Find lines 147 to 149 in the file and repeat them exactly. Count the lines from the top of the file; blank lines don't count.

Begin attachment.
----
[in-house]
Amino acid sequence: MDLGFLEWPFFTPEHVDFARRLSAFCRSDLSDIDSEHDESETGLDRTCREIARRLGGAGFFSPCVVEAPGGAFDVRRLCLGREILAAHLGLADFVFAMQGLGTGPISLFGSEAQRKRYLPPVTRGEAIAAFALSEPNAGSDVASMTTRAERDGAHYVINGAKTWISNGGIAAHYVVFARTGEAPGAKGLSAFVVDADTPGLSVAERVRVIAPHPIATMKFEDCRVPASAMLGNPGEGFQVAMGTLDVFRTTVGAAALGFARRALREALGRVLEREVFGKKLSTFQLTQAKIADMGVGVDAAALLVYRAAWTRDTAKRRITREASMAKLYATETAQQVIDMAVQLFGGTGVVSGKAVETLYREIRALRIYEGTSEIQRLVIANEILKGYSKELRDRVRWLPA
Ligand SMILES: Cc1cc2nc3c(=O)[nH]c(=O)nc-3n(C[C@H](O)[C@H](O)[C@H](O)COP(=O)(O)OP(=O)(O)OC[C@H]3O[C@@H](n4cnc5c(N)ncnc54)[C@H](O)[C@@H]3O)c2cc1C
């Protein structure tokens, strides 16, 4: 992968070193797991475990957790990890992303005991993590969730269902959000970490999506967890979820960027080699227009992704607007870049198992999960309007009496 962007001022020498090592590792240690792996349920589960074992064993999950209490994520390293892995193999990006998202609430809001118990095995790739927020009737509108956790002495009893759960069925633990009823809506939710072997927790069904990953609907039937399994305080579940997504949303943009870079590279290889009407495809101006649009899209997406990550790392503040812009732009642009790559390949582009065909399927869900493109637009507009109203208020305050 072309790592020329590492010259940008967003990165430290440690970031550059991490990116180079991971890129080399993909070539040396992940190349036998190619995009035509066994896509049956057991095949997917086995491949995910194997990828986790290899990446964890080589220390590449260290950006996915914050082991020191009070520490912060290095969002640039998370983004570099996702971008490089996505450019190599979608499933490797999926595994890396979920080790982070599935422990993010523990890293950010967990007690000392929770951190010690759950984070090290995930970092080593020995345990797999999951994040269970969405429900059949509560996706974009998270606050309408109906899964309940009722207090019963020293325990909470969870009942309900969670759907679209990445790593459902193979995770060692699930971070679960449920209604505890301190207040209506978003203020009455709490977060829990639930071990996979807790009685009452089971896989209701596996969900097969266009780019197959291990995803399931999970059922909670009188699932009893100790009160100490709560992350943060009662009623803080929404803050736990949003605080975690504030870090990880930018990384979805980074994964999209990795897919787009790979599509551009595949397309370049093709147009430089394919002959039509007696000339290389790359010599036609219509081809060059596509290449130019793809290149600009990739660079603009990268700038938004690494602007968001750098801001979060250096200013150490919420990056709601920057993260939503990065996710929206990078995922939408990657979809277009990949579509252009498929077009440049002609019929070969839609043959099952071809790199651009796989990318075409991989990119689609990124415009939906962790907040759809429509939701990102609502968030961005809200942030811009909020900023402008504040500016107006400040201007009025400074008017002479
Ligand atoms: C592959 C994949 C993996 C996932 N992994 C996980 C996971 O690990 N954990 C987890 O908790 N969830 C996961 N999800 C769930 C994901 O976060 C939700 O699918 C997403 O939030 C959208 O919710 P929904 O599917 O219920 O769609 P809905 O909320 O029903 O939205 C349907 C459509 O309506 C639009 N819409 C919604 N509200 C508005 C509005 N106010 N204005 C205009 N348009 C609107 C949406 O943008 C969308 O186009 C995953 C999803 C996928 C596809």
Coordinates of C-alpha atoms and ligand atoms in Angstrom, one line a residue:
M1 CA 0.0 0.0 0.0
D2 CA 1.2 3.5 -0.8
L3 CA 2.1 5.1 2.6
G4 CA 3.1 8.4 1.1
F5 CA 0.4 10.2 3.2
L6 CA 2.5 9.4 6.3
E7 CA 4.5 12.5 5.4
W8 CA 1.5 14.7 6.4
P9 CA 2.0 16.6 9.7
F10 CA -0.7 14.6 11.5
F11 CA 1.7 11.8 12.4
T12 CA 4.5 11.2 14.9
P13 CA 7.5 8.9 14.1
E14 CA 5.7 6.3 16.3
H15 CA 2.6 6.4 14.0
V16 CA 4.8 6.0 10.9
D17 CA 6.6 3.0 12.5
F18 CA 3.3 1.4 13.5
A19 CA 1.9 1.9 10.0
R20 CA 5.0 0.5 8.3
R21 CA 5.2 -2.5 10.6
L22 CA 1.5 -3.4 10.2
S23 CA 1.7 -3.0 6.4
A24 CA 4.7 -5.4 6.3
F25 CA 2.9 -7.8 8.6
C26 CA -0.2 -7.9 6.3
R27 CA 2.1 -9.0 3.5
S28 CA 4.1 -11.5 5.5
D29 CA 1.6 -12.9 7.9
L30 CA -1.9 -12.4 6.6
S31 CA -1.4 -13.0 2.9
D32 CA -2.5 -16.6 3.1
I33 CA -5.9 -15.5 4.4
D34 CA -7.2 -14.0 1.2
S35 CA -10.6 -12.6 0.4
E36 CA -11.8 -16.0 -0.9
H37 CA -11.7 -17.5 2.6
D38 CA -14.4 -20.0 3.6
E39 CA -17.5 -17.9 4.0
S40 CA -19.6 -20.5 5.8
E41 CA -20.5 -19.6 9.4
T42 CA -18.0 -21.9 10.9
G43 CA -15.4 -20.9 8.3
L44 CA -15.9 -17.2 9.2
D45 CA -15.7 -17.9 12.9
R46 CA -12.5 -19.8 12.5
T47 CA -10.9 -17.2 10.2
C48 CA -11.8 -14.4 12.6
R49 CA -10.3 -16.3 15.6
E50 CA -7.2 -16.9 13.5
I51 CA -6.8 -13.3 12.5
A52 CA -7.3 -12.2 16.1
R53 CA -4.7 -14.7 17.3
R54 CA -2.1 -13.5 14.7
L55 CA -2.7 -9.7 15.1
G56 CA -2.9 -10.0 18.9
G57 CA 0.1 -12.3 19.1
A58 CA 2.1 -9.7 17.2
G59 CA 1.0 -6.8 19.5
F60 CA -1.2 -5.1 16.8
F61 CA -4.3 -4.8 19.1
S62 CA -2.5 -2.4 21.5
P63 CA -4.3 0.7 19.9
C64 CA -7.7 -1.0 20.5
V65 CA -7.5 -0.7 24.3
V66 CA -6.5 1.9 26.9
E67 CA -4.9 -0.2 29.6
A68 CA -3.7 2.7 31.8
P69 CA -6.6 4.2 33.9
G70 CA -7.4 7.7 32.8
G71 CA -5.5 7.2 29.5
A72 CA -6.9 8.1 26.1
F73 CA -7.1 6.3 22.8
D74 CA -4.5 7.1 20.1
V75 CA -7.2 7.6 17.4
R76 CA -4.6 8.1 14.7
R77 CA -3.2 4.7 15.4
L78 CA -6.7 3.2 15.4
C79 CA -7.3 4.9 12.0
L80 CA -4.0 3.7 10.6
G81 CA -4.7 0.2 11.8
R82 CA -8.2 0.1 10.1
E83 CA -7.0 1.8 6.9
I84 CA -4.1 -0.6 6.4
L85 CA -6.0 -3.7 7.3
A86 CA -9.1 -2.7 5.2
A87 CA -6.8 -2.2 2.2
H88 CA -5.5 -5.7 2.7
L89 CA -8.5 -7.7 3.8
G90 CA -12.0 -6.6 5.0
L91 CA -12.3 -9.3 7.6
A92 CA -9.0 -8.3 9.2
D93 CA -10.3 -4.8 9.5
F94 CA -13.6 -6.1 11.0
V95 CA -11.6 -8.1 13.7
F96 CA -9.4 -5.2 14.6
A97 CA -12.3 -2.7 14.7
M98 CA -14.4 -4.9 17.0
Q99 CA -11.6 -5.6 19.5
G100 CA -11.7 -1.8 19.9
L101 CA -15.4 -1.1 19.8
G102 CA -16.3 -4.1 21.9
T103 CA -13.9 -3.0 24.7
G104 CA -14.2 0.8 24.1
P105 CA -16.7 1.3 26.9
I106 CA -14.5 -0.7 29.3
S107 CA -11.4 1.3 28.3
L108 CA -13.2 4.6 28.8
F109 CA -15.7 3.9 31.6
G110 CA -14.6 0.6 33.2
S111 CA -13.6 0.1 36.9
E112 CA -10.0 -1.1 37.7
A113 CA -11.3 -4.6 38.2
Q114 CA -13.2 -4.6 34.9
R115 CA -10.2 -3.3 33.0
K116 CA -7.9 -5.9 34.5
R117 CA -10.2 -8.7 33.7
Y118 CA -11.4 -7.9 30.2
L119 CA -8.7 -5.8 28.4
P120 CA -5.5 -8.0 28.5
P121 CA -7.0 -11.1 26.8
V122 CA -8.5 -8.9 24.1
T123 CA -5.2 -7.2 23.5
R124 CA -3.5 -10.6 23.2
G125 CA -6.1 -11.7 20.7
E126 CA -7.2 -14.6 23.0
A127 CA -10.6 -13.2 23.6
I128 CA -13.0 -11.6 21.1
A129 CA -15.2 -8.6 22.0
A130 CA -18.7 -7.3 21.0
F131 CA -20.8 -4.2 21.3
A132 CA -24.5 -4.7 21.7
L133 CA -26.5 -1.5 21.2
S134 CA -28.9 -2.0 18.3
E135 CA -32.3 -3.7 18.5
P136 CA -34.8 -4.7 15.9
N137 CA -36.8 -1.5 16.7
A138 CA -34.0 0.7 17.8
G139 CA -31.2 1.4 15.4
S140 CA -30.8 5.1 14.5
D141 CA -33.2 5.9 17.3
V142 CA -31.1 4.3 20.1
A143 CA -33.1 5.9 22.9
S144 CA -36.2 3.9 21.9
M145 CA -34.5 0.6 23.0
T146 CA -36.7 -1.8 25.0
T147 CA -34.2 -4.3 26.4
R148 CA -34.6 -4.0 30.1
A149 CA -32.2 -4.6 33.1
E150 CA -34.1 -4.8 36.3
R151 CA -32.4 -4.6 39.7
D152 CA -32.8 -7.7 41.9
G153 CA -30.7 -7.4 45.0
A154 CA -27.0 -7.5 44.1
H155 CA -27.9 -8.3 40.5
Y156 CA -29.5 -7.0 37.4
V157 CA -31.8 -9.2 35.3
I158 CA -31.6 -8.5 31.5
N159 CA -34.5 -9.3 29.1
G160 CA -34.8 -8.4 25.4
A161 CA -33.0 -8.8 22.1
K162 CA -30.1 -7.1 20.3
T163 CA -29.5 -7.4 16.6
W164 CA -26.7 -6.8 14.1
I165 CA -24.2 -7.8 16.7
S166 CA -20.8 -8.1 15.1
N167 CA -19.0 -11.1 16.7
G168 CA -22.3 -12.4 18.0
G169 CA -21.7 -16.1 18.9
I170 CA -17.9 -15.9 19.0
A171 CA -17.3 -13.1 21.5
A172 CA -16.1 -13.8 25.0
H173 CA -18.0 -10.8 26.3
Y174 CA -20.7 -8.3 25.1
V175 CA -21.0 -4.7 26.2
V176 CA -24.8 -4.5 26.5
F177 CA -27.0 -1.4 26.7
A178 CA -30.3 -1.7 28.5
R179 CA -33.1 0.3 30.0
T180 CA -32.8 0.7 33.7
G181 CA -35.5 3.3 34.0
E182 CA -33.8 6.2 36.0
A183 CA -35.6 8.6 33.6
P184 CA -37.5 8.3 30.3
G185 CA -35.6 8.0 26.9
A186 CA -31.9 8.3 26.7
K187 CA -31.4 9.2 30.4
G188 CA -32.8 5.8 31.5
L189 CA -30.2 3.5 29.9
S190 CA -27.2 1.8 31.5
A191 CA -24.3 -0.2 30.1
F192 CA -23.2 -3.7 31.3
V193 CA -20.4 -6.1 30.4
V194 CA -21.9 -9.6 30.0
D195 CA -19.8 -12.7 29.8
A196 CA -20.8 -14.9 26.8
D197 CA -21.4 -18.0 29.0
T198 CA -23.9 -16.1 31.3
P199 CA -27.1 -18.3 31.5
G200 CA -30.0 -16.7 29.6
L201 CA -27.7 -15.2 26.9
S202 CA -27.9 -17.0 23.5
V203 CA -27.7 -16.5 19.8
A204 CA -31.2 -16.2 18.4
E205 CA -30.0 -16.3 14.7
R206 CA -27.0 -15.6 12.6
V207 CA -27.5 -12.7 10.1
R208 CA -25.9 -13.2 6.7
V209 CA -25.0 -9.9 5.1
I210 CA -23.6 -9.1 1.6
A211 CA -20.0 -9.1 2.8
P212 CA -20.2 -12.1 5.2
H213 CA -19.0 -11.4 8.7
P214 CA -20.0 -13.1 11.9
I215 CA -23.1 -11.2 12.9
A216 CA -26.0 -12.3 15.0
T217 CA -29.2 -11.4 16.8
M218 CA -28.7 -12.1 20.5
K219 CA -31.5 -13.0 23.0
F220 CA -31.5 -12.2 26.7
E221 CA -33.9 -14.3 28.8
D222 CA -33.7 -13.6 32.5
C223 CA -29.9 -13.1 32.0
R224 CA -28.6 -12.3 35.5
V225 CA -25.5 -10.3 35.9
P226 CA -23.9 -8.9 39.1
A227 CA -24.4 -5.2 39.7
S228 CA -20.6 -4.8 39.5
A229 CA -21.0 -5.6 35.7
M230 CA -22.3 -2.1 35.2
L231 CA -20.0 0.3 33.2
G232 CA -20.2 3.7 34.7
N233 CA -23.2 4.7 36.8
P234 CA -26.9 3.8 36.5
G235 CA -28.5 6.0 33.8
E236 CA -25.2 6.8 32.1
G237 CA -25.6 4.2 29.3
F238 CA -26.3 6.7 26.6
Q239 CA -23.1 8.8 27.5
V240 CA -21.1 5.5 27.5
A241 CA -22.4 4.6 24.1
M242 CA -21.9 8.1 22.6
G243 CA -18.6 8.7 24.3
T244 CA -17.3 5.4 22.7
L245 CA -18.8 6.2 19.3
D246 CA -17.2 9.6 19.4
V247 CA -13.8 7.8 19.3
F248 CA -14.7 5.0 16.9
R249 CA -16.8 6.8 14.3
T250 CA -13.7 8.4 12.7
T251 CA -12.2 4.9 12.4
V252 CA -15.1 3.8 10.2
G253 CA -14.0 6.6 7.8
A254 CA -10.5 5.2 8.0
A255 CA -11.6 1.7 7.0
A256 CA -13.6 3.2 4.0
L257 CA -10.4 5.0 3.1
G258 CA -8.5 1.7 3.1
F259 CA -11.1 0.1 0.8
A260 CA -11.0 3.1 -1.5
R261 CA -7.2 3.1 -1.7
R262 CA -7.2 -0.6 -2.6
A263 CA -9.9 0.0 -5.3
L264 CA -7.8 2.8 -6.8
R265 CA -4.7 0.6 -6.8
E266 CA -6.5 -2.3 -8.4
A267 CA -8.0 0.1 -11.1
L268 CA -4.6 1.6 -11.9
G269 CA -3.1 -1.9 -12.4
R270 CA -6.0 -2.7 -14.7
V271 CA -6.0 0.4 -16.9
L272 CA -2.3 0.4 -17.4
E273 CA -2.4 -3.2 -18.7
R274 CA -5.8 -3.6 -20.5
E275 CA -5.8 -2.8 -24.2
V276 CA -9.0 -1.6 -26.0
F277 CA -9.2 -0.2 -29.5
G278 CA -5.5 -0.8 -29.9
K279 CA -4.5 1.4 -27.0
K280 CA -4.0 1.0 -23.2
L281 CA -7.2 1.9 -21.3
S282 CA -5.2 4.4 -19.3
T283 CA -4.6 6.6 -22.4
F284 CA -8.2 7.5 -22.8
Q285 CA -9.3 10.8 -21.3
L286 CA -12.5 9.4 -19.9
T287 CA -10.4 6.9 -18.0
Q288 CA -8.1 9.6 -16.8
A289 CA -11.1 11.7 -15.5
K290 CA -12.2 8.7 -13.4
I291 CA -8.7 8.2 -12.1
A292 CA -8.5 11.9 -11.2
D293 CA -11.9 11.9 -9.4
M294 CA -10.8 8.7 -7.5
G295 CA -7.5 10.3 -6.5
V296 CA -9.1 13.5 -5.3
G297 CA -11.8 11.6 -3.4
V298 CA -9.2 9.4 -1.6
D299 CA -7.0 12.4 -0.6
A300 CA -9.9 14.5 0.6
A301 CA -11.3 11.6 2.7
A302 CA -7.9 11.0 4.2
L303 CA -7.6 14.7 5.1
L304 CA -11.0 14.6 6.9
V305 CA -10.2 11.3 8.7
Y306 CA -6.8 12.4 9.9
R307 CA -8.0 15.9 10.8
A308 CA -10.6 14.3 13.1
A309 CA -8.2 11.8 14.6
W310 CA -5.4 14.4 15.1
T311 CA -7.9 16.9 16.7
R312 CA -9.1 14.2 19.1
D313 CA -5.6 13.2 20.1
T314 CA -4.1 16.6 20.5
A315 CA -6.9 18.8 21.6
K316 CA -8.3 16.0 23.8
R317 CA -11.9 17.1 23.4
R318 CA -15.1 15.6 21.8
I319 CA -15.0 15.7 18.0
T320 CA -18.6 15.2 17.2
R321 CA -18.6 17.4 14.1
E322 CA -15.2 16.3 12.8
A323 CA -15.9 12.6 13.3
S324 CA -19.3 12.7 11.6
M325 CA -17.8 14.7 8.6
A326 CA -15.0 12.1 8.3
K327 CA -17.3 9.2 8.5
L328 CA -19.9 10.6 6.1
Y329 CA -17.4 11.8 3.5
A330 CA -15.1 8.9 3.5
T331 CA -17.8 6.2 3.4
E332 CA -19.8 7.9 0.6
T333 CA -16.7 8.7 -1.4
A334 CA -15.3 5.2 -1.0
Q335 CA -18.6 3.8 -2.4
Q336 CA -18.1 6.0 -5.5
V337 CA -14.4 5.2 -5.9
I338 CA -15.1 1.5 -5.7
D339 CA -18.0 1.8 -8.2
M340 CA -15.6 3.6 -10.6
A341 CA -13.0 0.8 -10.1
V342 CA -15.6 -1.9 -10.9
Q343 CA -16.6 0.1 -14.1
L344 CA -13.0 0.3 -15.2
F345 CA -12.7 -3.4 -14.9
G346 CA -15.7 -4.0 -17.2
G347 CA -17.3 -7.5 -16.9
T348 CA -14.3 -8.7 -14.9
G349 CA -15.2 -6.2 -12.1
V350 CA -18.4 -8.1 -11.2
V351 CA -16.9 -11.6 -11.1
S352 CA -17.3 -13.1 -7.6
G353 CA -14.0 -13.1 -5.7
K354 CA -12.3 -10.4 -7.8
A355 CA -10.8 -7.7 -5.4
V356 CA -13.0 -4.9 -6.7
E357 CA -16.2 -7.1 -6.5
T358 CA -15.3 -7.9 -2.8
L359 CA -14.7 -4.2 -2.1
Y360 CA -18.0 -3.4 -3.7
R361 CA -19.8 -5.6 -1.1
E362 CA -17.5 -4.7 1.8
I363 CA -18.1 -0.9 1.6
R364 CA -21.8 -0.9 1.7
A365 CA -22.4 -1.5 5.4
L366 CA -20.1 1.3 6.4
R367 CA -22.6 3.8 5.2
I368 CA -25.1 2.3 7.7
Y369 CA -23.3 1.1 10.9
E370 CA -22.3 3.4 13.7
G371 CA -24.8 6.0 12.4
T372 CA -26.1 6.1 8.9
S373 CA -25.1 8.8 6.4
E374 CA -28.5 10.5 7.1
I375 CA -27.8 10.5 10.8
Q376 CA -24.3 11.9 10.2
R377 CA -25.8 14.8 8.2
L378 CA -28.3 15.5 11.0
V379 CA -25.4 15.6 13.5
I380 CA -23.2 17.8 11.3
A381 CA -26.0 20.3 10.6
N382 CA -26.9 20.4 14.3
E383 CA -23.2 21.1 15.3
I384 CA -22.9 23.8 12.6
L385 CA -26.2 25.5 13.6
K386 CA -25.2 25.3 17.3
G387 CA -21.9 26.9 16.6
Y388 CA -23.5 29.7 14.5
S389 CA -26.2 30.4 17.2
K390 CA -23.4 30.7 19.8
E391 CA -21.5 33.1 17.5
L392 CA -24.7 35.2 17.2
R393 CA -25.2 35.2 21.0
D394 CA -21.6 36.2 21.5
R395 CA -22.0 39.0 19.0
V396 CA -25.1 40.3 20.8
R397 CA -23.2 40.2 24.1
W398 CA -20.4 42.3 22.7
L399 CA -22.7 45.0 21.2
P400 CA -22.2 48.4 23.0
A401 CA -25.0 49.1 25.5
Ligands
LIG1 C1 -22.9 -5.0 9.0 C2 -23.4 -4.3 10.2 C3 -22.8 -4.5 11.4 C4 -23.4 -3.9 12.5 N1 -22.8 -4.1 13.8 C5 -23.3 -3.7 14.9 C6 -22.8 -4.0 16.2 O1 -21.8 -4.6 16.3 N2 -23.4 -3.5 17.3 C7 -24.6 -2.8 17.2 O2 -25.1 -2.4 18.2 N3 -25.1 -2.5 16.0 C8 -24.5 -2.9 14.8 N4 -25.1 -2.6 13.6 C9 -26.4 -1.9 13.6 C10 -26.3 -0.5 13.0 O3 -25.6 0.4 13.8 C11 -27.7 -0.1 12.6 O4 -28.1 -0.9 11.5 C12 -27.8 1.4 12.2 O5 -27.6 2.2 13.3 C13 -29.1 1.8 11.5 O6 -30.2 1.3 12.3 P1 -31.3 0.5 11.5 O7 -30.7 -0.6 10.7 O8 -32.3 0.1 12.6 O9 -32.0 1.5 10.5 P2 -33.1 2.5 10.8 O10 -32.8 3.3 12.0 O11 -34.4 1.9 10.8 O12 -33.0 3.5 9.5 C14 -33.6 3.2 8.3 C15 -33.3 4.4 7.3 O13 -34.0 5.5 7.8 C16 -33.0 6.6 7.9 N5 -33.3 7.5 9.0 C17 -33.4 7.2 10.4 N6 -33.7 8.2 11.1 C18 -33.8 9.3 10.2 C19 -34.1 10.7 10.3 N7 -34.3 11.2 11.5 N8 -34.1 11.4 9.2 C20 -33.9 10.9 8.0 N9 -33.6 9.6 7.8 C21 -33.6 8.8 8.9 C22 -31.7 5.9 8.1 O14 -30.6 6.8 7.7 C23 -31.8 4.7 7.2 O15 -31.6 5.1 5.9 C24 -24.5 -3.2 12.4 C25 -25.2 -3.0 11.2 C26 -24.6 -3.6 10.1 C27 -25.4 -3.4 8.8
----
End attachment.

D141 CA -33.2 5.9 17.3
V142 CA -31.1 4.3 20.1
A143 CA -33.1 5.9 22.9